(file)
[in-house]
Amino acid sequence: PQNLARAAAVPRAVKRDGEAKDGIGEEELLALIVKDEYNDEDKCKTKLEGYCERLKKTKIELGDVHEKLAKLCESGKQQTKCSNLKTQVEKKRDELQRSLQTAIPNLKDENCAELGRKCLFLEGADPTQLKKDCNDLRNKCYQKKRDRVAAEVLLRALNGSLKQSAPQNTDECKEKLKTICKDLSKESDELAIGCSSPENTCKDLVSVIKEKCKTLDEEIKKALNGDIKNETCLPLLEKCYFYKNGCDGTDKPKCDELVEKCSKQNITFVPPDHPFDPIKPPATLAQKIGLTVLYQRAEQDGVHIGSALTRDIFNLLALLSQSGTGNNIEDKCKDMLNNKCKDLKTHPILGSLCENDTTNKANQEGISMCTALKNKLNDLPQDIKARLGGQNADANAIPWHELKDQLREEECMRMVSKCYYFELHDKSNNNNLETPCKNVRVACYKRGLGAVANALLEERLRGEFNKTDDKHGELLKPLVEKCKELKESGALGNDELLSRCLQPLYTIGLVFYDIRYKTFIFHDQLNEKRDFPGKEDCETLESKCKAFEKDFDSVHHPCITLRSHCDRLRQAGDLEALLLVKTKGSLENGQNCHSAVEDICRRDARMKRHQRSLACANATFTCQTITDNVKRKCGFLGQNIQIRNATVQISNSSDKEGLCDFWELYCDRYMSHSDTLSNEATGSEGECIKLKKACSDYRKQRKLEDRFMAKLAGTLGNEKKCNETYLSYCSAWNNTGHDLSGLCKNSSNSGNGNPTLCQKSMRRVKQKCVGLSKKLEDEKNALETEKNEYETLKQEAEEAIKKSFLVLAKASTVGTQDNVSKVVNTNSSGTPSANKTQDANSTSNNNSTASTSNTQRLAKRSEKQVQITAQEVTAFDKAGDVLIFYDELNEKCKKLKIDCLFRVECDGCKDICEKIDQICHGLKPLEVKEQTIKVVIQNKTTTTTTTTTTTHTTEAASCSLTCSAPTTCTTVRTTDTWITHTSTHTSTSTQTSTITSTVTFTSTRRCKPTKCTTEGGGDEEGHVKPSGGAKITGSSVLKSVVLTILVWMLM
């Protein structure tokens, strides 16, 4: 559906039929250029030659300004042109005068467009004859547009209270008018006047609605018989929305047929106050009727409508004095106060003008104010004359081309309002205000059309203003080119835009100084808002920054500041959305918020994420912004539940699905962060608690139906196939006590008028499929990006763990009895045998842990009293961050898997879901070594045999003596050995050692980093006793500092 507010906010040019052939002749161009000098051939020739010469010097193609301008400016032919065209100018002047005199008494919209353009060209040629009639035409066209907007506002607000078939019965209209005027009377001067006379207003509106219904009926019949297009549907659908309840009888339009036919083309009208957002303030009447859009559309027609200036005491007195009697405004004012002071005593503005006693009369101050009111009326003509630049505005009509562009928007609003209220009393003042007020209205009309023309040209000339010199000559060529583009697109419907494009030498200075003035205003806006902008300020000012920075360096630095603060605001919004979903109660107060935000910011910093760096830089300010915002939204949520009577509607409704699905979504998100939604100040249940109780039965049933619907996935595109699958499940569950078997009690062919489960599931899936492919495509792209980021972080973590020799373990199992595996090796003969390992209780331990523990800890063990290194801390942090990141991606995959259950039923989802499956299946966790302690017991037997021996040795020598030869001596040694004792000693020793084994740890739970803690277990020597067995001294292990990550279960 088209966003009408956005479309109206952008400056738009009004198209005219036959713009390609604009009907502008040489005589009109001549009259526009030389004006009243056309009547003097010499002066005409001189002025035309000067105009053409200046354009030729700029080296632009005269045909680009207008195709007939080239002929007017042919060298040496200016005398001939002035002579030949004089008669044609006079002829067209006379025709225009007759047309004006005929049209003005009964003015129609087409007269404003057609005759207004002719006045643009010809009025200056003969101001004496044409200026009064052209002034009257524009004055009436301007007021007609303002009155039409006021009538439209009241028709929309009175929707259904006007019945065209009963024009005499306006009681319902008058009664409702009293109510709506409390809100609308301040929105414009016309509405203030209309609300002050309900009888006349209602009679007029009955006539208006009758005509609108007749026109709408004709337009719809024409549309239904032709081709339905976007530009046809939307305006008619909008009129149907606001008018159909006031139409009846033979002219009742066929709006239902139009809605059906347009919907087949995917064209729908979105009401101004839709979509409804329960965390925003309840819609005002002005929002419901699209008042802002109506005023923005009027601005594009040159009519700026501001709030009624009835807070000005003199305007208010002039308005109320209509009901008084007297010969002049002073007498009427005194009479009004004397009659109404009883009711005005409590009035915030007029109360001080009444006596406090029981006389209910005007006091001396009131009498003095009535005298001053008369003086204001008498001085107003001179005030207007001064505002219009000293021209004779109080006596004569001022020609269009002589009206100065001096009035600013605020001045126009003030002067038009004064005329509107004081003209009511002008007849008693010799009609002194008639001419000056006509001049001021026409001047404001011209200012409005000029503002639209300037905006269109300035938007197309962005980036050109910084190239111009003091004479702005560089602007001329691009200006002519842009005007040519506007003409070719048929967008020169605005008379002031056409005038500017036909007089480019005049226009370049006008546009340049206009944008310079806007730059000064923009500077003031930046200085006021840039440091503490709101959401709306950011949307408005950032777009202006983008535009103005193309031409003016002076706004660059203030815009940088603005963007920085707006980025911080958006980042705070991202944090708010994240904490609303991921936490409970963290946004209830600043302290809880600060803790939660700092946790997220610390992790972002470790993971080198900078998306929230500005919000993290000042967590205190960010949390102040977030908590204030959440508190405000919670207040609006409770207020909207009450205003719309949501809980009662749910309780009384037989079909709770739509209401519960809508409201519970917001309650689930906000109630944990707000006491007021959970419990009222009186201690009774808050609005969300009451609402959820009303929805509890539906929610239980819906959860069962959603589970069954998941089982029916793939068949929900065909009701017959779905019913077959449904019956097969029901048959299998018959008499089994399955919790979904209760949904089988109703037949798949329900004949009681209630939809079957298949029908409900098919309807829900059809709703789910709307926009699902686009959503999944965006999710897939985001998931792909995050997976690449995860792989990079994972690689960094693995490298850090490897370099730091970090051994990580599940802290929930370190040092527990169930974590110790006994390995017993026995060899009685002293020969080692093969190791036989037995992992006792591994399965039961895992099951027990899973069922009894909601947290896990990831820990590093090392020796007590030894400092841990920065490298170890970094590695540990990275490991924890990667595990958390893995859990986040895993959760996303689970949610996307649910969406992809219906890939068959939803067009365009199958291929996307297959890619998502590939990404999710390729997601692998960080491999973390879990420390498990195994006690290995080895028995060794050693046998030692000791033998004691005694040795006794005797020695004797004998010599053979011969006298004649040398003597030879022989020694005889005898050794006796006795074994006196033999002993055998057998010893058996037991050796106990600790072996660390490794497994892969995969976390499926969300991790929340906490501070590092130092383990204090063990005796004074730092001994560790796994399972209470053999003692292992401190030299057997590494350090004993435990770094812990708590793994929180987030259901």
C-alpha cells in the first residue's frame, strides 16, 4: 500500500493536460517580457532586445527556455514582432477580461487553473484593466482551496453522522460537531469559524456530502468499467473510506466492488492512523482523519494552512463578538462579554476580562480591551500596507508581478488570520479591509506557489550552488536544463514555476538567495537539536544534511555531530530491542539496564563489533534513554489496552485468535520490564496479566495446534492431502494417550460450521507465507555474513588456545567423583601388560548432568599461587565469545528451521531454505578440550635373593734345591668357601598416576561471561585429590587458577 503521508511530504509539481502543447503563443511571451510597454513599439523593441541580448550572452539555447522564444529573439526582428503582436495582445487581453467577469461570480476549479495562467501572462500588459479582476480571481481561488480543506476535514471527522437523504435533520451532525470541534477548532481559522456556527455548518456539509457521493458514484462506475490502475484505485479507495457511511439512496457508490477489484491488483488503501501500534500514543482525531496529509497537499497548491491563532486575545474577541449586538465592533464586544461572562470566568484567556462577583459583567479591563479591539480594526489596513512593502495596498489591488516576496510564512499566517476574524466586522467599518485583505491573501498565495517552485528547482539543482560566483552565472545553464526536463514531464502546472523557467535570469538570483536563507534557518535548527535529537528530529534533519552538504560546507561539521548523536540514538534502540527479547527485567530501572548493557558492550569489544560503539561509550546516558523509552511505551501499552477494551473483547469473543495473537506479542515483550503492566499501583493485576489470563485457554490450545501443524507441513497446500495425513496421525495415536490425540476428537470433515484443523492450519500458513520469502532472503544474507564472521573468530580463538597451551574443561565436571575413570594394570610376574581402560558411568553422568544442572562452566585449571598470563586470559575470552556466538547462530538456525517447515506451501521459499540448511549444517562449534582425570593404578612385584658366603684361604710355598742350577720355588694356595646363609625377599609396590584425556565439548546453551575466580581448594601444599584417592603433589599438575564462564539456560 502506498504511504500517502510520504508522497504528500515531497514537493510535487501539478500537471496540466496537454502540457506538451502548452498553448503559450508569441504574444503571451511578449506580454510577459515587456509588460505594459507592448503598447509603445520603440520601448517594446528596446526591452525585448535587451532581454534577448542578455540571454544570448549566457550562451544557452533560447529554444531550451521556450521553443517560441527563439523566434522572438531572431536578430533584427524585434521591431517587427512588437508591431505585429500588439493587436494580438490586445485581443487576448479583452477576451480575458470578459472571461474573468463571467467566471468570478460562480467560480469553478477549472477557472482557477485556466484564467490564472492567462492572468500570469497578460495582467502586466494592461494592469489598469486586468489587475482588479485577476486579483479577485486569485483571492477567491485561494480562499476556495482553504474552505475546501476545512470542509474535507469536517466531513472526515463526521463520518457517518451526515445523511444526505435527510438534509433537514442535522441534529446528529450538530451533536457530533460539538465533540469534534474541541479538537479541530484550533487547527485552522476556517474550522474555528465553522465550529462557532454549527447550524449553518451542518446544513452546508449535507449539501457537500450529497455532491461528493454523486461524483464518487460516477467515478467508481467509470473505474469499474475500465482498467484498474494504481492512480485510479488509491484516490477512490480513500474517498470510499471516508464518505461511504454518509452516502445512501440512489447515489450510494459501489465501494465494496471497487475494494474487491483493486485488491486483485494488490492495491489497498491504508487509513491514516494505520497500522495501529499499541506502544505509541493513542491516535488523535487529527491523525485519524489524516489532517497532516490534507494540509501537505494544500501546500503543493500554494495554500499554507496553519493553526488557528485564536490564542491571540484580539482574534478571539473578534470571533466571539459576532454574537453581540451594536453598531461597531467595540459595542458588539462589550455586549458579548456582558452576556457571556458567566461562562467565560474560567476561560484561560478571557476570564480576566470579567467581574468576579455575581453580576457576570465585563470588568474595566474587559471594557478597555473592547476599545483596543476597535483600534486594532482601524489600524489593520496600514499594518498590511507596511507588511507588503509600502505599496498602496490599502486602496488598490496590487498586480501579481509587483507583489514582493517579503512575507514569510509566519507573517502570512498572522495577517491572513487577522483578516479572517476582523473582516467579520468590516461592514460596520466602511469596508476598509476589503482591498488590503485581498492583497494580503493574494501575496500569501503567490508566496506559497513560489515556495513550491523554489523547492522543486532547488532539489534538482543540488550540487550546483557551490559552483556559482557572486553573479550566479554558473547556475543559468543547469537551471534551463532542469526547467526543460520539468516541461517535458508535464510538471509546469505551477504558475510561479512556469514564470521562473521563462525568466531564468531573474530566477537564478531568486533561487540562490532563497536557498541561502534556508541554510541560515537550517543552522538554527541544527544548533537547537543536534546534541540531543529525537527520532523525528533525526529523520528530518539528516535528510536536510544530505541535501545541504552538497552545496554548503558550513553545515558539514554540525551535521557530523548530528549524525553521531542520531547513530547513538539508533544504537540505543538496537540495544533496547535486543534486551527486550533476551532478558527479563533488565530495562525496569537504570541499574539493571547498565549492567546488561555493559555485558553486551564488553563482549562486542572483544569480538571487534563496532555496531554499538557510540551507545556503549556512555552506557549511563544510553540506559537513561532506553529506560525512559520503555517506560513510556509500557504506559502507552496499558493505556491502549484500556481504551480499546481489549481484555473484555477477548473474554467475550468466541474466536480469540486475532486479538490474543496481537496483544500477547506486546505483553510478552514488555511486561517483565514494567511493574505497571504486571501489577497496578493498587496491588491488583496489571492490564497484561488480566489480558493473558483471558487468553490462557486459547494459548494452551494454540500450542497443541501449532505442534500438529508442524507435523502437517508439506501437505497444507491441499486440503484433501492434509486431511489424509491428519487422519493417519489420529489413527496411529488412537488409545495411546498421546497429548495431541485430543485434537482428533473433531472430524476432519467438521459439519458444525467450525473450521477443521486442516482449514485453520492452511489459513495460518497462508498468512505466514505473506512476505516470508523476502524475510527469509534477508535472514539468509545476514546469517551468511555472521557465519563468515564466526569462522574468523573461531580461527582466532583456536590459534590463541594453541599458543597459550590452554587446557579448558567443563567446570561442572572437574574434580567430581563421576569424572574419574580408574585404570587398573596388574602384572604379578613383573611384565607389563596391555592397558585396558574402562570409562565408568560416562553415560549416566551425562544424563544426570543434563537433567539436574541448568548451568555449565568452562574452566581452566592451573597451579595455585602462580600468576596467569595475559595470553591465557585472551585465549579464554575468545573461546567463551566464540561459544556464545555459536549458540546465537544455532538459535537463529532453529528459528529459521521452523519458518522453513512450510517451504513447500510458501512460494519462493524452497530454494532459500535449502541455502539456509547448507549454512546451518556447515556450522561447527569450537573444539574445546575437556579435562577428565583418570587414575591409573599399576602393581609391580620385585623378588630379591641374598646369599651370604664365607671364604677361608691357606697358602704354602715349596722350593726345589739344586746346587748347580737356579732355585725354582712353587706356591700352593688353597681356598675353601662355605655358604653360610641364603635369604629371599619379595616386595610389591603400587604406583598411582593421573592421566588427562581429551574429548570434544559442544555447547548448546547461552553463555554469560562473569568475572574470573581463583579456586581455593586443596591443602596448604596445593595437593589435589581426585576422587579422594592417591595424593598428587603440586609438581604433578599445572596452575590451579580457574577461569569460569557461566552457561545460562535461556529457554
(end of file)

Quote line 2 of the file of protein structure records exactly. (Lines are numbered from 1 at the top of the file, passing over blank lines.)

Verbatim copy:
Amino acid sequence: PQNLARAAAVPRAVKRDGEAKDGIGEEELLALIVKDEYNDEDKCKTKLEGYCERLKKTKIELGDVHEKLAKLCESGKQQTKCSNLKTQVEKKRDELQRSLQTAIPNLKDENCAELGRKCLFLEGADPTQLKKDCNDLRNKCYQKKRDRVAAEVLLRALNGSLKQSAPQNTDECKEKLKTICKDLSKESDELAIGCSSPENTCKDLVSVIKEKCKTLDEEIKKALNGDIKNETCLPLLEKCYFYKNGCDGTDKPKCDELVEKCSKQNITFVPPDHPFDPIKPPATLAQKIGLTVLYQRAEQDGVHIGSALTRDIFNLLALLSQSGTGNNIEDKCKDMLNNKCKDLKTHPILGSLCENDTTNKANQEGISMCTALKNKLNDLPQDIKARLGGQNADANAIPWHELKDQLREEECMRMVSKCYYFELHDKSNNNNLETPCKNVRVACYKRGLGAVANALLEERLRGEFNKTDDKHGELLKPLVEKCKELKESGALGNDELLSRCLQPLYTIGLVFYDIRYKTFIFHDQLNEKRDFPGKEDCETLESKCKAFEKDFDSVHHPCITLRSHCDRLRQAGDLEALLLVKTKGSLENGQNCHSAVEDICRRDARMKRHQRSLACANATFTCQTITDNVKRKCGFLGQNIQIRNATVQISNSSDKEGLCDFWELYCDRYMSHSDTLSNEATGSEGECIKLKKACSDYRKQRKLEDRFMAKLAGTLGNEKKCNETYLSYCSAWNNTGHDLSGLCKNSSNSGNGNPTLCQKSMRRVKQKCVGLSKKLEDEKNALETEKNEYETLKQEAEEAIKKSFLVLAKASTVGTQDNVSKVVNTNSSGTPSANKTQDANSTSNNNSTASTSNTQRLAKRSEKQVQITAQEVTAFDKAGDVLIFYDELNEKCKKLKIDCLFRVECDGCKDICEKIDQICHGLKPLEVKEQTIKVVIQNKTTTTTTTTTTTHTTEAASCSLTCSAPTTCTTVRTTDTWITHTSTHTSTSTQTSTITSTVTFTSTRRCKPTKCTTEGGGDEEGHVKPSGGAKITGSSVLKSVVLTILVWMLM